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Financial Services Law Insights and Observations


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  • Federal Agencies Issue Statement On Subjecting TruPS CDOs To Volcker Rule

    Consumer Finance

    On December 27, in response to substantial criticism and legal action by banking trade groups, the Federal Reserve Board, the OCC, the FDIC, and the SEC stated that they are reviewing whether it is appropriate and consistent with the provisions of the Dodd-Frank Act (DFA) not to subject pooled investment vehicles for Trust Preferred Securities (TruPS), such as collateralized debt obligations backed by TruPS, to the prohibitions on ownership of covered funds in section 619 of the DFA, as implemented by the recently finalized Volcker Rule. Community banks and their trade group representatives state that the Volcker rule treatment of TruPS conflicts with a separate section of the DFA that requires TruPS issued by depository institution holding companies to be phased out of such companies’ calculation of Tier 1 capital, but provides for the permanent grandfathering of TruPS issued before May 19, 2010, by certain holding companies with total consolidated assets of less than $15 billion. The banks assert that banking entities investing in pooled TruPS are facing “unexpected and precipitous write-downs” that are not justified by any safety and soundness concern, and that the resulting write-downs are actually causing safety and soundness concerns. The agencies promised to address the matter by January 15, 2014.

    FDIC Federal Reserve OCC SEC

  • Federal Agencies Finalize Volcker Rule


    On December 10, the Federal Reserve Board, the OCC, the FDIC, the SEC, and the CFTC issued a final rule to implement Section 619 of the Dodd-Frank Act, the so-called Volcker Rule. Section 619 was a central component of the Dodd-Frank Act reforms, and the final rule and its preamble are lengthy and complex. The Federal Reserve Board released a fact sheet, as well as a guide for community banks. Generally, the final rule implements statutory requirements prohibiting certain banking entities from (i) engaging in short-term proprietary trading of any security, derivative, and certain other financial instruments for a banking entity's own account, (ii) owning, sponsoring, or having certain relationships with a hedge fund or private equity fund, (iii) engaging in an exempted transaction or activity if it would involve or result in a material conflict of interest between the banking entity and its clients, customers, or counterparties, or that would result in a material exposure to high-risk assets or trading strategies, and (iv) engaging in an exempted transaction or activity if it would pose a threat to the safety and soundness of the banking entity or to the financial stability of the U.S. Exempted activities include: (i) market making; (ii) underwriting; (iii) risk-mitigating hedging; (iv) trading in certain government obligations; (v) certain trading activities of foreign banking entities; and (vi) certain other permitted activities. The compliance requirements under the final rules vary based on the size of the institution and the scope of activities conducted. Those with significant trading operations will be required to establish a detailed compliance program, which will be subject to independent testing and analysis, and their CEOs will be required to attest that the program is reasonably designed to achieve compliance with the final rule. The regulators state that the final rules reduce the burden on smaller, less-complex, institutions by limiting their compliance and reporting requirements. The rule takes effect on April 1 2014; however, the Federal Reserve Board announced that banking organizations covered by section 619 will not be required to fully conform their activities and investments until July 21, 2015.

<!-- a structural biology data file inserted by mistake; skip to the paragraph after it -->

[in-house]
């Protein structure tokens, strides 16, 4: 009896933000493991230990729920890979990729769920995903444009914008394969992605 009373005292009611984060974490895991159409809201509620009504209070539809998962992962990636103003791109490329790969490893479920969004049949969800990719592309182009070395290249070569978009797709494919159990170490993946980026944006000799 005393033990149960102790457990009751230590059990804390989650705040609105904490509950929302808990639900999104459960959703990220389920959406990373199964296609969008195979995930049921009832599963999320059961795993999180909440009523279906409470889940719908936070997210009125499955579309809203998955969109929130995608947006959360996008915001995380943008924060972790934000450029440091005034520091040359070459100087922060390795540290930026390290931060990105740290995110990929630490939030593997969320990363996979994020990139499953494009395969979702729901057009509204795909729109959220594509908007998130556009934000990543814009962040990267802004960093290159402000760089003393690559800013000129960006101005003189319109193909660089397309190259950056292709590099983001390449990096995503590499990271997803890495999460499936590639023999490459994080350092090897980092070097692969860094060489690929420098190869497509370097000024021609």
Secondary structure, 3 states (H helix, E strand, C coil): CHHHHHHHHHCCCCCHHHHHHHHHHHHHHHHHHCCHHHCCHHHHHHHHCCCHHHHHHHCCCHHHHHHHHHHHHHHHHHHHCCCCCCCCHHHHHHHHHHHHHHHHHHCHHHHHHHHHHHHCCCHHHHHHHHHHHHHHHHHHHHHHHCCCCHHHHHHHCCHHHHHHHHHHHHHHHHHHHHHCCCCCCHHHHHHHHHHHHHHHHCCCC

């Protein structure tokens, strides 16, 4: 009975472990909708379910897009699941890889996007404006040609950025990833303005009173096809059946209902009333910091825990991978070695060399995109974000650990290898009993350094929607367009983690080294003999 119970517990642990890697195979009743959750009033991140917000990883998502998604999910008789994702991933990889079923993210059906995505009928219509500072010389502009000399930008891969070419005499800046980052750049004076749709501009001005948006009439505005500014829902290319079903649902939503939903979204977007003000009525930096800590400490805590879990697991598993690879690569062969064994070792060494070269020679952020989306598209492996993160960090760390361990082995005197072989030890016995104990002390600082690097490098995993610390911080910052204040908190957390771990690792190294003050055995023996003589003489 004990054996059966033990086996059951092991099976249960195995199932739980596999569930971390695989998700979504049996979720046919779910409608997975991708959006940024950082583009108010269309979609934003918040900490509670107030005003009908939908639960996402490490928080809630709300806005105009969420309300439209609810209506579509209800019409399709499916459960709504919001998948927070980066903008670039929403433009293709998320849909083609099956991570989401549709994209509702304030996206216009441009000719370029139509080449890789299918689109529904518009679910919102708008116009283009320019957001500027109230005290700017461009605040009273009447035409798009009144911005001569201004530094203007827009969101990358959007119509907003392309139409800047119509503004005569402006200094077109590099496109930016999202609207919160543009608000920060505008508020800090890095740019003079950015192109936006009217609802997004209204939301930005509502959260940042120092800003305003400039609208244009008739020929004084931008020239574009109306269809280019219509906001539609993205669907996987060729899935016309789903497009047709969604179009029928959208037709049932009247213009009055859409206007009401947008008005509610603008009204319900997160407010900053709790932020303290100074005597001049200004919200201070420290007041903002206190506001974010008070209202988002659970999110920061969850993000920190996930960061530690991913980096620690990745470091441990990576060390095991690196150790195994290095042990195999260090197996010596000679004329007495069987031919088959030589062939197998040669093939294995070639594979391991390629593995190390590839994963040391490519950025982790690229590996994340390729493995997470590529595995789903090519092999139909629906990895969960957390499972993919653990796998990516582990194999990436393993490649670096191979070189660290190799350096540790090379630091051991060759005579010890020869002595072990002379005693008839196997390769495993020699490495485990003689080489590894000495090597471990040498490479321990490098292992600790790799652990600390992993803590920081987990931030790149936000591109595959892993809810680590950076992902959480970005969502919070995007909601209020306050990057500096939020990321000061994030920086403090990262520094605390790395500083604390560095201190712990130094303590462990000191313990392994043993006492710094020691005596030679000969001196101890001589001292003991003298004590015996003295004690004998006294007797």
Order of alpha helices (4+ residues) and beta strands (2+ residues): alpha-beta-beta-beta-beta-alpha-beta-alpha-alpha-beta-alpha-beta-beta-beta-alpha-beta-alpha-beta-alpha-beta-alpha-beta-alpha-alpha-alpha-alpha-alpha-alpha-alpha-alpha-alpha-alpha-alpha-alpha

FDIC Dodd-Frank Federal Reserve OCC SEC CFTC

  • Banking Regulators Clarify Volcker Rule Compliance Timeline, Senators Push for Final Rule

    Consumer Finance

    Recently, the Federal Reserve Board approved a statement clarifying that an entity covered by the “Volcker Rule,” section 619 of the Dodd-Frank Act, has until July 21, 2014 to comply unless the Board extends the conformance period. The clarified compliance date reflects the full two-year period provided by the statute for covered institutions to fully conform activities and investments. Generally, the Volcker Rule imposes certain prohibitions and requirements on banking entities and nonbank financial companies supervised by the Board that engage in proprietary trading and have certain interests in, or relationships with, a hedge fund or private equity fund. The Federal Reserve Board and other federal banking regulators continue their efforts to adopt regulations implementing the statutory restrictions. In October 2011, the Federal Reserve Board sought comment on a proposed rulemaking, as did the Commodities Futures Trading Commission in January 2012, but no final rules have emerged. On April 26, 22 Senators sent a letter to the regulators urging that they adopt a strong clear rule this summer.

    Dodd-Frank Federal Reserve


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